The Digital Poem against the Interface Free

Abstract (in English): 

Recent e-literature by Judd Morrissey and Jason Nelson represents a broad movement in e-literature to draw attention to the move toward the so-called “interface free” – or, the interface that seeks to disappear altogether by becoming as “natural” as possible. It is against this troubling attempt to mask the workings of the interface and how it delimits creative production that Judd Morrissey creates “The Jew’s Daughter” – a work in which readers are invited to click on hyperlinks in the narrative text, links which do not lead anywhere so much as they unpredictably change some portion of the text. Likewise working against the clean and transparent interface of the Web, in “game, game, game and again game,” Jason Nelson’s hybrid poem-videogame self-consciously embraces a hand-drawn, hand-written interface while deliberately undoing videogame conventions through nonsensical mechanisms that ensure players never advance past level 121/2. As such, both Morrissey and Nelson intentionally incorporate interfaces that thwart readers’ access to the text so that they are forced to see how such interfaces are not natural so much as they define what and how we read and write.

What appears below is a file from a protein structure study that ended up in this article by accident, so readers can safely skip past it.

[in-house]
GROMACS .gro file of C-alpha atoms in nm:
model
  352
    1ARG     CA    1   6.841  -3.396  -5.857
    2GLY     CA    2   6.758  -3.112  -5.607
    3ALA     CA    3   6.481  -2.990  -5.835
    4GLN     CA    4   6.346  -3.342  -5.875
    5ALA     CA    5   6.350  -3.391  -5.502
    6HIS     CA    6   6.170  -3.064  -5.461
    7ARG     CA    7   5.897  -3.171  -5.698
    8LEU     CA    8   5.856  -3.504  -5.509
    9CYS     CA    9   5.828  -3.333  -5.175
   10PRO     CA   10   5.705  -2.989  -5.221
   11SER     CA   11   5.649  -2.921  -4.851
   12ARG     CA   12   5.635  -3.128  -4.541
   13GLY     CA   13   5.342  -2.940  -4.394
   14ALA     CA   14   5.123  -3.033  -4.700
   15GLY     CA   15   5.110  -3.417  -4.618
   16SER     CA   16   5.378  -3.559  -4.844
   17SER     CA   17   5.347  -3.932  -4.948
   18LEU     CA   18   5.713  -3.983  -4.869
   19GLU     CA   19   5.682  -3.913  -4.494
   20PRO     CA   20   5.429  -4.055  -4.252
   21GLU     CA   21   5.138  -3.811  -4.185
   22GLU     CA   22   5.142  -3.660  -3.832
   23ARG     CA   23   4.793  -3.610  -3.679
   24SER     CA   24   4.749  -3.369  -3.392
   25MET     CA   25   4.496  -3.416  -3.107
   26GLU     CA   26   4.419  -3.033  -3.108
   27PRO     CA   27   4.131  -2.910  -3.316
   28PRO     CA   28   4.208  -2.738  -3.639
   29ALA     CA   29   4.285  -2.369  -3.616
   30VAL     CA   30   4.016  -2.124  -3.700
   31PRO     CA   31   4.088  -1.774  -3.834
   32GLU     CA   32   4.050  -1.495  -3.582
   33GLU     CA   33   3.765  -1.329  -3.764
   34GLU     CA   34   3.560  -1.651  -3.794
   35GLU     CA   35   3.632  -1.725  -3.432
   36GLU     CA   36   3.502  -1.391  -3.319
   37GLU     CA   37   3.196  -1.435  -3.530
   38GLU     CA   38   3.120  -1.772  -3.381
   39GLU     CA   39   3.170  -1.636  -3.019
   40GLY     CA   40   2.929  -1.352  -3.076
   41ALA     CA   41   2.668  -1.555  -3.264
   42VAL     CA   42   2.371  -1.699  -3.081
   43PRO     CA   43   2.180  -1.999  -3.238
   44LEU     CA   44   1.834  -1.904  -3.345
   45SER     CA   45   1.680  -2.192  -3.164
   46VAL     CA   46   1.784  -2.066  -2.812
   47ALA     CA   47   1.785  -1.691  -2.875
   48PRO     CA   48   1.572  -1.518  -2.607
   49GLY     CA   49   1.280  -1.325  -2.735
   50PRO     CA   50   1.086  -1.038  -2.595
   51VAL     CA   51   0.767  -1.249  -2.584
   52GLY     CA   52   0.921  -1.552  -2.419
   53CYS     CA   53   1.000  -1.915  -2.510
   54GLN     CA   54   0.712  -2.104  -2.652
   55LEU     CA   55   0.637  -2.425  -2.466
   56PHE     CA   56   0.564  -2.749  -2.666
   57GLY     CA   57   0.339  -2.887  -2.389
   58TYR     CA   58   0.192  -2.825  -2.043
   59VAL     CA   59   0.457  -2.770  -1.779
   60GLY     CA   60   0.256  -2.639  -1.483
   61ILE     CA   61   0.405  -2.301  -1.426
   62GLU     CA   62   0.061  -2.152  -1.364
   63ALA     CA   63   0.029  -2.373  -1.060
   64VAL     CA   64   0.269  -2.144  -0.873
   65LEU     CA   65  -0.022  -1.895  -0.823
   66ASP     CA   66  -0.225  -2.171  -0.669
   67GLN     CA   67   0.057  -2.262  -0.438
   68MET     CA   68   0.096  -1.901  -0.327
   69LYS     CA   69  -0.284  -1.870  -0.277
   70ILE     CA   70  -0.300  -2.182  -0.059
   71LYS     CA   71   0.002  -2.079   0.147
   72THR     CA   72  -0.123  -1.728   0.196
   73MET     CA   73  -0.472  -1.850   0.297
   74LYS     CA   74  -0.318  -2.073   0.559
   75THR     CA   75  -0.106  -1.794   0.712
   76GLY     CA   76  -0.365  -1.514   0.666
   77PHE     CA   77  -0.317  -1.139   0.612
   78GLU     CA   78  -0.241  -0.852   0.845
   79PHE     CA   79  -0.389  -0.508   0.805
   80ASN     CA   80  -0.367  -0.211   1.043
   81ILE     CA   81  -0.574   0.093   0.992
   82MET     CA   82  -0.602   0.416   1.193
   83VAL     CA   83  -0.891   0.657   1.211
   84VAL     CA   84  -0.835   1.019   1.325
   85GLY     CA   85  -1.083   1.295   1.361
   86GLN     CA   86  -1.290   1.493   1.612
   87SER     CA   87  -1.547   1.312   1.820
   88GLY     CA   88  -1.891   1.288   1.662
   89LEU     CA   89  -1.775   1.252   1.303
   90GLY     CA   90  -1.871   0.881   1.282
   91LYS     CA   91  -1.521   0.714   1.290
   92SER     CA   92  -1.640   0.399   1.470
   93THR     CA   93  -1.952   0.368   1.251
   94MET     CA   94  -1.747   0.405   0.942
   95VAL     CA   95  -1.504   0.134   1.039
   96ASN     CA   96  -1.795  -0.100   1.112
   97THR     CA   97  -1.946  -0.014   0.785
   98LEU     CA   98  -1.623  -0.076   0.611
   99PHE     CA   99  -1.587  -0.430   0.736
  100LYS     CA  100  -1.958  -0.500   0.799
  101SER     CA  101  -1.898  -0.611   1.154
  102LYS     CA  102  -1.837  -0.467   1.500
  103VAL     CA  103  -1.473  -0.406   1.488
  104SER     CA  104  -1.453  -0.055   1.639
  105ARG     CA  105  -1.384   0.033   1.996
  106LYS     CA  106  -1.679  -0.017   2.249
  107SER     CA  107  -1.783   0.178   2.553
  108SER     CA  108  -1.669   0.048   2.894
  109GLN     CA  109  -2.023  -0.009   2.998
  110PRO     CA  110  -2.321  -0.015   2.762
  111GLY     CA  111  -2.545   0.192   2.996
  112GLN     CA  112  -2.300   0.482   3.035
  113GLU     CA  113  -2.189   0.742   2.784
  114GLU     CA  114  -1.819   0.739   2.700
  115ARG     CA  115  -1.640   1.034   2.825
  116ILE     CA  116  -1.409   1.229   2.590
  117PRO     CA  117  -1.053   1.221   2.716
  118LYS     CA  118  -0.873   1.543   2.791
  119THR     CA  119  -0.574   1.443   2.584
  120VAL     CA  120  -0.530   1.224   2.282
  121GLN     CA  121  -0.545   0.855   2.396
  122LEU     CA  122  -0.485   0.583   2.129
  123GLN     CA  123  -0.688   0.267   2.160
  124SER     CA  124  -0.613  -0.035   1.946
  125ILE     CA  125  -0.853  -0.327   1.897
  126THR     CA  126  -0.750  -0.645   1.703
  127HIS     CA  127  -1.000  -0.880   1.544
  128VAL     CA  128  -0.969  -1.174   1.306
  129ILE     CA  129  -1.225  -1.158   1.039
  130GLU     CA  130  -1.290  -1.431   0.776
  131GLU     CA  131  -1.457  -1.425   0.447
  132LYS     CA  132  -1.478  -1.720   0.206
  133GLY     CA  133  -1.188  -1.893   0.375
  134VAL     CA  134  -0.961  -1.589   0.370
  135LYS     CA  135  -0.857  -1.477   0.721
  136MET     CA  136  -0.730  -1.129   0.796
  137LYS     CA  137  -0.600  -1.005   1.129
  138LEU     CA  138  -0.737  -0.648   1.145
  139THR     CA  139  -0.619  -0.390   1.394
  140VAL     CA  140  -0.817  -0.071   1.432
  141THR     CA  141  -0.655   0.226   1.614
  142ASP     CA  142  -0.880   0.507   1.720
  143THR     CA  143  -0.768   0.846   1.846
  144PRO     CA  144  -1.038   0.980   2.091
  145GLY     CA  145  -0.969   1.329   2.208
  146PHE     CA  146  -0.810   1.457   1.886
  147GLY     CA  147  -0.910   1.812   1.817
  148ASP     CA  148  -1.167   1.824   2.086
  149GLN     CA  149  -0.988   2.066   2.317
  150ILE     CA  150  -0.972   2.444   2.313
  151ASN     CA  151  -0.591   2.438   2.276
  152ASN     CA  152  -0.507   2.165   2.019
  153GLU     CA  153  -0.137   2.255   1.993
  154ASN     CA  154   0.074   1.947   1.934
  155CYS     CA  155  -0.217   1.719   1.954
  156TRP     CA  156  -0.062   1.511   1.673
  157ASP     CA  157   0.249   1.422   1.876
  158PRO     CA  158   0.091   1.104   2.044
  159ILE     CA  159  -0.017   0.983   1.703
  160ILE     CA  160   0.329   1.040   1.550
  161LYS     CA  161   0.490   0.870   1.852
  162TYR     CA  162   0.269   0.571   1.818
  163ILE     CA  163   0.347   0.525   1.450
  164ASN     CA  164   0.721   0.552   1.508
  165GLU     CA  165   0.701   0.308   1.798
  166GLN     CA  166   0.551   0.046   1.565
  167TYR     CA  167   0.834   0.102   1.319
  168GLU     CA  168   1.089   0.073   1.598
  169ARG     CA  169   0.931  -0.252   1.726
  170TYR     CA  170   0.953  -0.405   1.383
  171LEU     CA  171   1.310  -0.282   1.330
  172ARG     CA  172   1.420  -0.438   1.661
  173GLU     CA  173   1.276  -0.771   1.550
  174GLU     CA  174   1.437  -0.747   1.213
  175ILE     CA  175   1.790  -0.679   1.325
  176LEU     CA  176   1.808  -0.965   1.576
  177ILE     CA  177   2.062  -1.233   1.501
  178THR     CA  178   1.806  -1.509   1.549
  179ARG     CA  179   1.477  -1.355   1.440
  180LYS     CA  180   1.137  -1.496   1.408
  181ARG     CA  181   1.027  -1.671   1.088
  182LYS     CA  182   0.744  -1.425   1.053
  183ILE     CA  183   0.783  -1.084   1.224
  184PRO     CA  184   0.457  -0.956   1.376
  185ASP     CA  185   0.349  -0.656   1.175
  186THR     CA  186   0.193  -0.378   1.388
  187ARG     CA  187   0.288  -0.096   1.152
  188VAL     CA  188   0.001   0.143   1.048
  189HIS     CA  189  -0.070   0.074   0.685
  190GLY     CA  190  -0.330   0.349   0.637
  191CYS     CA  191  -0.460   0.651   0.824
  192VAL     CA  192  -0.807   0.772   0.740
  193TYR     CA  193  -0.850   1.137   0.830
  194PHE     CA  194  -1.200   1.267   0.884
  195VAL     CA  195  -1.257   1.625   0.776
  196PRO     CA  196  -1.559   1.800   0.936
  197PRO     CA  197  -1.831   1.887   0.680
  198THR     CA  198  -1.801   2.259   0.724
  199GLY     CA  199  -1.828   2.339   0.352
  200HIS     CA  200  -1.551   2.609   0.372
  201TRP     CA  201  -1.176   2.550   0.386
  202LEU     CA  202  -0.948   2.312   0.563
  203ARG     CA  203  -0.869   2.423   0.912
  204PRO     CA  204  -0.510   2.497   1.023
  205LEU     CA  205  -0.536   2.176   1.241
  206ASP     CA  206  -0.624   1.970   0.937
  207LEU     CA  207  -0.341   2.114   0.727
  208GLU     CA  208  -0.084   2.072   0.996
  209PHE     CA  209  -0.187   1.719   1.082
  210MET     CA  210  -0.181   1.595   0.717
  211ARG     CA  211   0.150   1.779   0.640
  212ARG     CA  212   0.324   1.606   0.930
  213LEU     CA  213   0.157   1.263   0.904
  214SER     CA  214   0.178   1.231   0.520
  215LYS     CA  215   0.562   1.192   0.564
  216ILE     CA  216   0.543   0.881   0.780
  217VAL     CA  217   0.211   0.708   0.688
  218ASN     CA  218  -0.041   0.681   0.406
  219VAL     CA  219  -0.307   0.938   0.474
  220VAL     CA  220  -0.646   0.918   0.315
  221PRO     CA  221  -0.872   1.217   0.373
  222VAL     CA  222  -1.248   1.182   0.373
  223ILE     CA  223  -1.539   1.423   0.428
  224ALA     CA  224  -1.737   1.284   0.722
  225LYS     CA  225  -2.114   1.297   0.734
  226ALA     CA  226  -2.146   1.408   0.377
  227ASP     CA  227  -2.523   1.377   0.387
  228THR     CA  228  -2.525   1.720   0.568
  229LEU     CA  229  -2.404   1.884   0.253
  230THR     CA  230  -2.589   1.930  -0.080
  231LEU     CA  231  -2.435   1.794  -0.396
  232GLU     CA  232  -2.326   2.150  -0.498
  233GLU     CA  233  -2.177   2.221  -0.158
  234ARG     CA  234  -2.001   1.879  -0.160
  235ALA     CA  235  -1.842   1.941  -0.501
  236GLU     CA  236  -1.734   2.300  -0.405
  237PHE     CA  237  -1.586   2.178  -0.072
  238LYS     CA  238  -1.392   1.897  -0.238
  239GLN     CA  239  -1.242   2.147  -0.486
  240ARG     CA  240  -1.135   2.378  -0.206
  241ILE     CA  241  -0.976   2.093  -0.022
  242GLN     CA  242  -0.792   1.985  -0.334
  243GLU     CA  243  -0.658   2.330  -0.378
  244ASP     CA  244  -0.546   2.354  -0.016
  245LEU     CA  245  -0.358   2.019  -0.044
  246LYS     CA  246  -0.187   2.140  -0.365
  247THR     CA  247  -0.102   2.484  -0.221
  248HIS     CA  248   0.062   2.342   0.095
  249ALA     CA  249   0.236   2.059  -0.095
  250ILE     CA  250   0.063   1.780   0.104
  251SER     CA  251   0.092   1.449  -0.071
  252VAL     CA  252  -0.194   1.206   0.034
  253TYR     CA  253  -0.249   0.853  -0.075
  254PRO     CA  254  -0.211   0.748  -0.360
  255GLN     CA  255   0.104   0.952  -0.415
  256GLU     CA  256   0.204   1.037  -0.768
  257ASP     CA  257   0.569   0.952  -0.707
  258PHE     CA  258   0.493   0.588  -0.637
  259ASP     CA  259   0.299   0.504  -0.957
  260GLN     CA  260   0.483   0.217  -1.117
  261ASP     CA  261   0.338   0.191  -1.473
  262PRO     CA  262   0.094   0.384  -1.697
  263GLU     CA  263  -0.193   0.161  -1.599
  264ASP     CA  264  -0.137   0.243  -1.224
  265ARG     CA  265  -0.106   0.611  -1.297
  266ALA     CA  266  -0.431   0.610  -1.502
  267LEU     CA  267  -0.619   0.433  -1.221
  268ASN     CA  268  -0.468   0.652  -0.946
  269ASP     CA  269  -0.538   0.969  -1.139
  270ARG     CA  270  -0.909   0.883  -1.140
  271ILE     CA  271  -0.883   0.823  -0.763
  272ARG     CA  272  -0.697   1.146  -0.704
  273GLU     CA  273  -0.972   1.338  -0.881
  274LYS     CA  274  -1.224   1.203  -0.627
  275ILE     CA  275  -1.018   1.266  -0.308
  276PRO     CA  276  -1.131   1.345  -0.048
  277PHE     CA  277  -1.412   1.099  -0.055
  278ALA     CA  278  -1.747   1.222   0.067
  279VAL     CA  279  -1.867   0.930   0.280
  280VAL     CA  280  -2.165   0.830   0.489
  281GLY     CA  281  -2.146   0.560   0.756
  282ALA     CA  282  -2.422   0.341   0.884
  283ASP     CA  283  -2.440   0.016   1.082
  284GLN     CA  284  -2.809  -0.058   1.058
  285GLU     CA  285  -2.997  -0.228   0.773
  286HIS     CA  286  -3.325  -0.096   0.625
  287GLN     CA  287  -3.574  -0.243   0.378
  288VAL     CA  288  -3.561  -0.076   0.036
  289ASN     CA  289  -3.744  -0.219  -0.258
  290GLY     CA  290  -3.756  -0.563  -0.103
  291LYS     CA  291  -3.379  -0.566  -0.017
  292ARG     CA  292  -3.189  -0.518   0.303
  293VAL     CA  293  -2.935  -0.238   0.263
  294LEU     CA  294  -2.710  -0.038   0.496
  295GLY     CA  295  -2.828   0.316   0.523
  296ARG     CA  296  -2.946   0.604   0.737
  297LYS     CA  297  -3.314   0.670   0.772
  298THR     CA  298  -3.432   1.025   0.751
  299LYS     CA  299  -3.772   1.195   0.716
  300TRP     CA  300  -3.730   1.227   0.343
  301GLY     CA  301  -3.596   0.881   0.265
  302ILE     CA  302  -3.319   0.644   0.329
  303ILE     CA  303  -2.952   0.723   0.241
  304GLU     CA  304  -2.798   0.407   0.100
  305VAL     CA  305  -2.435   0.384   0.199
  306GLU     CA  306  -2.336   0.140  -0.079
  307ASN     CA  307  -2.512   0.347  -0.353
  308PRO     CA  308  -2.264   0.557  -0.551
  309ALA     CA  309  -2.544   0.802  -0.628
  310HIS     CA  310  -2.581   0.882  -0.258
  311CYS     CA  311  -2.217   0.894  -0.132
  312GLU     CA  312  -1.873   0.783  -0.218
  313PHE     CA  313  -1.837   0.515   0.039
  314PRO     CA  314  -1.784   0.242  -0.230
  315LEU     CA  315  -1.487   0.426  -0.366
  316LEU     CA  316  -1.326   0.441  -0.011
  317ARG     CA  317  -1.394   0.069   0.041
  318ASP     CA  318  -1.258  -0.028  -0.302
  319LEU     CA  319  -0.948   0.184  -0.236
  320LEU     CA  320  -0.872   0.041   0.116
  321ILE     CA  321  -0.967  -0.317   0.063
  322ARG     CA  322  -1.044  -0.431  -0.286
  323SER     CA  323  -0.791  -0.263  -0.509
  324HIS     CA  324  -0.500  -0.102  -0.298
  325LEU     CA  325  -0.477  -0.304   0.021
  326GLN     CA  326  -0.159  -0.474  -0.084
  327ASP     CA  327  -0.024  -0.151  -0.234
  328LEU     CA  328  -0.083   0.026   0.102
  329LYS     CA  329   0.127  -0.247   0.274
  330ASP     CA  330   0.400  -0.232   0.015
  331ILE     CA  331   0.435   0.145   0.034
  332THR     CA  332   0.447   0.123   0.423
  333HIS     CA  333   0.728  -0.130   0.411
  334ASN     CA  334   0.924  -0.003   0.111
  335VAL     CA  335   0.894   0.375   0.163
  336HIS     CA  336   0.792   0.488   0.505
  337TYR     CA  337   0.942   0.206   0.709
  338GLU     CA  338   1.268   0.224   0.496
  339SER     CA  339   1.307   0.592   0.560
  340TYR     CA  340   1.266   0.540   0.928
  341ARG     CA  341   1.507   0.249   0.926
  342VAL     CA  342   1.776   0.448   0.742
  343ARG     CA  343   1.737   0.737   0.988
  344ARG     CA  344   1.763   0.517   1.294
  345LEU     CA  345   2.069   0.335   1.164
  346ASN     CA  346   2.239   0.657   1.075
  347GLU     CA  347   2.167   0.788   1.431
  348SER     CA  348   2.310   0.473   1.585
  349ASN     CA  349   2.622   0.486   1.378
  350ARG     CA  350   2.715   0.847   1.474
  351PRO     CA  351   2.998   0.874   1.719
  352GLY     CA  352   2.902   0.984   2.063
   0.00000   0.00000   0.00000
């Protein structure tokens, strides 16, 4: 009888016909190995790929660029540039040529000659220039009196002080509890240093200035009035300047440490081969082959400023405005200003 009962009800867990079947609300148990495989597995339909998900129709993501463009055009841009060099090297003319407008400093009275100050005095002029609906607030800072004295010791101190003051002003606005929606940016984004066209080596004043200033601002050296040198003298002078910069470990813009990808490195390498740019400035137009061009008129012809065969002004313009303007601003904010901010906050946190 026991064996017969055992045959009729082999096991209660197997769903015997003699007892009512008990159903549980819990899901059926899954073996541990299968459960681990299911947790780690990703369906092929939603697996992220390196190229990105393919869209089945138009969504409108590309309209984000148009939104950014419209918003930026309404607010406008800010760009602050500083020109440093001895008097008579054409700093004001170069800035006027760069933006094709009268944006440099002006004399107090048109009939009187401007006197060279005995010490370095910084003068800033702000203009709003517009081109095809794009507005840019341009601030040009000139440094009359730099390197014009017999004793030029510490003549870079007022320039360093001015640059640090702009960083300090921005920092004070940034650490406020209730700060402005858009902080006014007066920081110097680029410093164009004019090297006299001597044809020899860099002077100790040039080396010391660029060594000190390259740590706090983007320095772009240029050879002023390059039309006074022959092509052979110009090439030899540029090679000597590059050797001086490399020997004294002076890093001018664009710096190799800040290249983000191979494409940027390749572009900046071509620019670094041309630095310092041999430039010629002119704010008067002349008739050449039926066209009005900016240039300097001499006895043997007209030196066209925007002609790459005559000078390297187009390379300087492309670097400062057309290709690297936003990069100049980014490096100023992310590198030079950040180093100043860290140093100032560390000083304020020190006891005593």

(Source: Author's abstract).

This presentation was part of a special session at the 2012 MLA organized by Lori Emerson, Reading Writing Interfaces: E-Literature's Past & Present. Other panelists included Dene Grigar, Stephanie Strickland and Marjorie Luesebrink, and Mark Sample.

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Eric Dean Rasmussen